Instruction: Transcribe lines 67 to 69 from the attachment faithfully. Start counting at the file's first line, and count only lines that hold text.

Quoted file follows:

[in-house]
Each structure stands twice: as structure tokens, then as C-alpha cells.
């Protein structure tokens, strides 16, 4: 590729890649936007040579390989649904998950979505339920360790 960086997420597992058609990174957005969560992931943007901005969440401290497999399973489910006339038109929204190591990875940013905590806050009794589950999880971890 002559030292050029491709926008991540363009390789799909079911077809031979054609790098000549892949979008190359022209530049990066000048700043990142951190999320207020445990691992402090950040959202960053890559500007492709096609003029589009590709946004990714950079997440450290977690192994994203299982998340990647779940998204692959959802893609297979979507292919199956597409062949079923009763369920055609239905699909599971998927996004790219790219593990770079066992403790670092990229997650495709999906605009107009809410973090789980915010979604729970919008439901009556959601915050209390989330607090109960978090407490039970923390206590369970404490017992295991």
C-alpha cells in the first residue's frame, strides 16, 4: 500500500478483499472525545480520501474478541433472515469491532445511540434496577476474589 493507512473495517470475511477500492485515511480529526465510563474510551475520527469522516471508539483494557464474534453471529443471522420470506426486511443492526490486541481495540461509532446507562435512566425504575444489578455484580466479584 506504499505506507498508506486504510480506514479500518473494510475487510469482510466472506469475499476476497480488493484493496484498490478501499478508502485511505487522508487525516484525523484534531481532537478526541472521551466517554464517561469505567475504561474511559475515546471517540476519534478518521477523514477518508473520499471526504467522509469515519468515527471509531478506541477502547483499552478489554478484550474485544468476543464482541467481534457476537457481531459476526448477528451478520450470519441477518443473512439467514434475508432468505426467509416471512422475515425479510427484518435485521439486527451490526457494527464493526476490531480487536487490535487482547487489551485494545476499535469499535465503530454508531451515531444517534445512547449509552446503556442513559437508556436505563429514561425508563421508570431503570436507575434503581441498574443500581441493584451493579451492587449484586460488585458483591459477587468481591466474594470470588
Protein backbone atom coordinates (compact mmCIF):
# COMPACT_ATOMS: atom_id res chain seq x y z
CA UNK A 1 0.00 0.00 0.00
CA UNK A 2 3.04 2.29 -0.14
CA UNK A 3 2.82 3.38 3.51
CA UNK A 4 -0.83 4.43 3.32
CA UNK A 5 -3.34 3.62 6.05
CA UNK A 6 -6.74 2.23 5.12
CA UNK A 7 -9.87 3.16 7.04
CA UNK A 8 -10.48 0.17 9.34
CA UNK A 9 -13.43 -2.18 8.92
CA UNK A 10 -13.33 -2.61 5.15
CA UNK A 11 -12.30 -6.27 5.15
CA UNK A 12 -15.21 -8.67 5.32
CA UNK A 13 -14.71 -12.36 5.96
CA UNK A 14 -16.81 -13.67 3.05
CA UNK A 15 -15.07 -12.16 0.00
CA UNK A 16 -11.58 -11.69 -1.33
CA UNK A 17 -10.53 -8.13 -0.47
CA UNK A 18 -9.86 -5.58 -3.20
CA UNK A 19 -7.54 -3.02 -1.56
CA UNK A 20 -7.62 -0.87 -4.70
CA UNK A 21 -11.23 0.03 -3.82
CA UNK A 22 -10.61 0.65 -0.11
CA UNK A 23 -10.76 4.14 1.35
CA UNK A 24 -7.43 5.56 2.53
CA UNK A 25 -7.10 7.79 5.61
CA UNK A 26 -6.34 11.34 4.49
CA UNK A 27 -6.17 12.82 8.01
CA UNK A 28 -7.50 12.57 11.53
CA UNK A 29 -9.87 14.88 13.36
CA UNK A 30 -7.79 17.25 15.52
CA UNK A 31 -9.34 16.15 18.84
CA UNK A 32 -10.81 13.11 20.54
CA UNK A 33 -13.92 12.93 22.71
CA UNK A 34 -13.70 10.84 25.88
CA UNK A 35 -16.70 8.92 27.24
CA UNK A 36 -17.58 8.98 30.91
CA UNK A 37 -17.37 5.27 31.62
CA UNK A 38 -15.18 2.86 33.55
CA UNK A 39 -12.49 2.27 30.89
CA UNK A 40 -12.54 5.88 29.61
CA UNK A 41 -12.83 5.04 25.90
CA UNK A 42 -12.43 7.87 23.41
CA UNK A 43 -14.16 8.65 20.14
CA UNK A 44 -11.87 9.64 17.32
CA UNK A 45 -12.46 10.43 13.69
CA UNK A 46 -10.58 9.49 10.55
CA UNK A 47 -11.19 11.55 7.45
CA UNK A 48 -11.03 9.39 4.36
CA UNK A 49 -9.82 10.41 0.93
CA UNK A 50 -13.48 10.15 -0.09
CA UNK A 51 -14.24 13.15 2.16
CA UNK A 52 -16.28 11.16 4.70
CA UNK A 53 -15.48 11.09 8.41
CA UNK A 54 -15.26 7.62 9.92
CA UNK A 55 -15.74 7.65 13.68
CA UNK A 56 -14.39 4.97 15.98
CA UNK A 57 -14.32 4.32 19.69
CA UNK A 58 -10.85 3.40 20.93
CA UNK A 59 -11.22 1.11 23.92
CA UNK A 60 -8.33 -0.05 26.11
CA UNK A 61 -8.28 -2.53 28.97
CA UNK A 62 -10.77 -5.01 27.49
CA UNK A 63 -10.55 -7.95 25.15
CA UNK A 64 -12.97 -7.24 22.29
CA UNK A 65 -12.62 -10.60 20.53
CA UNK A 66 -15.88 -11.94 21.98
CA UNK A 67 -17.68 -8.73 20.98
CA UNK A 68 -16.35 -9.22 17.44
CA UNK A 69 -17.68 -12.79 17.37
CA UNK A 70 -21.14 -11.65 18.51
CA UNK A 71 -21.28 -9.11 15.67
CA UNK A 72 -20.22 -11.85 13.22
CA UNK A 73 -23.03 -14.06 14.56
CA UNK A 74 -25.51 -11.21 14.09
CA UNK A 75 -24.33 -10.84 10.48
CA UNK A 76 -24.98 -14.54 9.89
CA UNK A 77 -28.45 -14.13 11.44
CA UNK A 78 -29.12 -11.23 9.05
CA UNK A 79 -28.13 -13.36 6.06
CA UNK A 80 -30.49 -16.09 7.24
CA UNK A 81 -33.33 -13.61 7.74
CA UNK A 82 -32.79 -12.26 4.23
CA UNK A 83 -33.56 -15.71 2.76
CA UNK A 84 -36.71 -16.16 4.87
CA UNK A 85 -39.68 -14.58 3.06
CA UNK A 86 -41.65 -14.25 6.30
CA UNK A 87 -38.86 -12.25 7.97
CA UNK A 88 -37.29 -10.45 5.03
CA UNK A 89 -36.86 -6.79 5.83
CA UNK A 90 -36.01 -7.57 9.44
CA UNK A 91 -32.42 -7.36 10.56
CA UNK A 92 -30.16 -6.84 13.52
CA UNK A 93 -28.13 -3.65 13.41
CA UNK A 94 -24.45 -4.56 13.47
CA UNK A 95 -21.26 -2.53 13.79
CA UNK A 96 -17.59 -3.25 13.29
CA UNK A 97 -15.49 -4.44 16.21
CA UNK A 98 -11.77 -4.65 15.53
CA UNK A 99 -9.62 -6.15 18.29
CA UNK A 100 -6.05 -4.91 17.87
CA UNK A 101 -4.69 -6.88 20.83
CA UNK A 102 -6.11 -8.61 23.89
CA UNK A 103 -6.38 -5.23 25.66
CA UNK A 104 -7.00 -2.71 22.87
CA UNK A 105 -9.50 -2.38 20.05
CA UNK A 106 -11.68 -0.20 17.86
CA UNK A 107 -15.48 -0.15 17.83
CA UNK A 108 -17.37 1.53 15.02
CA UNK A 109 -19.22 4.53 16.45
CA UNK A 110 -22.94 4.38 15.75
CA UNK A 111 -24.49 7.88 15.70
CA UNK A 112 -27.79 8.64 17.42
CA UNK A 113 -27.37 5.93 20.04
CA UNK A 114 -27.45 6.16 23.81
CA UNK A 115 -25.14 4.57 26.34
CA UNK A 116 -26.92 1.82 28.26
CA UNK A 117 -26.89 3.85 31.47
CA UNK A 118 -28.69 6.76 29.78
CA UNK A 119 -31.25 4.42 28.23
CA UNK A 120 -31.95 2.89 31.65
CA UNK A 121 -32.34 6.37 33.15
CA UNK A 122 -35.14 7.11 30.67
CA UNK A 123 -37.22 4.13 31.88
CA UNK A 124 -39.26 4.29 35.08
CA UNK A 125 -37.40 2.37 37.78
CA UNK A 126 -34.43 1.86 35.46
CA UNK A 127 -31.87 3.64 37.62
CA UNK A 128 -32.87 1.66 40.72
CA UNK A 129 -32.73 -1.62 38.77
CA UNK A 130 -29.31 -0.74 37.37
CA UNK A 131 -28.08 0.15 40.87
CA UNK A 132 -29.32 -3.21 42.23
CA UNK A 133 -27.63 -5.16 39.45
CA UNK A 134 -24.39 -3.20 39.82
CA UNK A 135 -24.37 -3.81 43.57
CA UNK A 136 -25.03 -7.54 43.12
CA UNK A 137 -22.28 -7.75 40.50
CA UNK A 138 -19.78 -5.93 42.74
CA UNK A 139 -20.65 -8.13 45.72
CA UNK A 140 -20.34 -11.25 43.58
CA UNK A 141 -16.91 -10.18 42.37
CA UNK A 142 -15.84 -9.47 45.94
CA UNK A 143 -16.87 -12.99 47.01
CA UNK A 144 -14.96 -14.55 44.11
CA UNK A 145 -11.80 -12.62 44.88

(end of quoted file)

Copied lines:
CA UNK A 61 -8.28 -2.53 28.97
CA UNK A 62 -10.77 -5.01 27.49
CA UNK A 63 -10.55 -7.95 25.15